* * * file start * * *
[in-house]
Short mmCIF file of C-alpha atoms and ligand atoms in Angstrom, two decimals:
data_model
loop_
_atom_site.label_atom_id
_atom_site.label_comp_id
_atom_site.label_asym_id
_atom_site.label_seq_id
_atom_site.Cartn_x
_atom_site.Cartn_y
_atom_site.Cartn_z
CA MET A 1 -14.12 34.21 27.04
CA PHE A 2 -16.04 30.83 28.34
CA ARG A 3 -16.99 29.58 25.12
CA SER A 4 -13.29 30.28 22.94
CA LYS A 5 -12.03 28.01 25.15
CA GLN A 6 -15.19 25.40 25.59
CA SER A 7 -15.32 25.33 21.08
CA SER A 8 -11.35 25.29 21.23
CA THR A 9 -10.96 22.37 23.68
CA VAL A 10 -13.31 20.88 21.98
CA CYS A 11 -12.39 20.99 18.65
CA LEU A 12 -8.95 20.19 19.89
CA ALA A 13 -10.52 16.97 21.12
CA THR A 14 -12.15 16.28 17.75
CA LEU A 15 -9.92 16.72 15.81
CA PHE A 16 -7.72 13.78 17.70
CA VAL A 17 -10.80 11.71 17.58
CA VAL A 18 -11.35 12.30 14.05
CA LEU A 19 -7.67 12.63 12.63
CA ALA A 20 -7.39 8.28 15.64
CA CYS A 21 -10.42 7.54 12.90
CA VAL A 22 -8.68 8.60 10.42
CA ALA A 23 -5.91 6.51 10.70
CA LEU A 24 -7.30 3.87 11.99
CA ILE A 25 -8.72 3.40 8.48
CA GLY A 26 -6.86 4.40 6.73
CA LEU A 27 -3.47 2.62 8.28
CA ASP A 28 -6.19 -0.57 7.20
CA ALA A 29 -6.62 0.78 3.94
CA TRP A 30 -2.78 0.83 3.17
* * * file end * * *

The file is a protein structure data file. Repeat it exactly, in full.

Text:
[in-house]
Short mmCIF file of C-alpha atoms and ligand atoms in Angstrom, two decimals:
data_model
loop_
_atom_site.label_atom_id
_atom_site.label_comp_id
_atom_site.label_asym_id
_atom_site.label_seq_id
_atom_site.Cartn_x
_atom_site.Cartn_y
_atom_site.Cartn_z
CA MET A 1 -14.12 34.21 27.04
CA PHE A 2 -16.04 30.83 28.34
CA ARG A 3 -16.99 29.58 25.12
CA SER A 4 -13.29 30.28 22.94
CA LYS A 5 -12.03 28.01 25.15
CA GLN A 6 -15.19 25.40 25.59
CA SER A 7 -15.32 25.33 21.08
CA SER A 8 -11.35 25.29 21.23
CA THR A 9 -10.96 22.37 23.68
CA VAL A 10 -13.31 20.88 21.98
CA CYS A 11 -12.39 20.99 18.65
CA LEU A 12 -8.95 20.19 19.89
CA ALA A 13 -10.52 16.97 21.12
CA THR A 14 -12.15 16.28 17.75
CA LEU A 15 -9.92 16.72 15.81
CA PHE A 16 -7.72 13.78 17.70
CA VAL A 17 -10.80 11.71 17.58
CA VAL A 18 -11.35 12.30 14.05
CA LEU A 19 -7.67 12.63 12.63
CA ALA A 20 -7.39 8.28 15.64
CA CYS A 21 -10.42 7.54 12.90
CA VAL A 22 -8.68 8.60 10.42
CA ALA A 23 -5.91 6.51 10.70
CA LEU A 24 -7.30 3.87 11.99
CA ILE A 25 -8.72 3.40 8.48
CA GLY A 26 -6.86 4.40 6.73
CA LEU A 27 -3.47 2.62 8.28
CA ASP A 28 -6.19 -0.57 7.20
CA ALA A 29 -6.62 0.78 3.94
CA TRP A 30 -2.78 0.83 3.17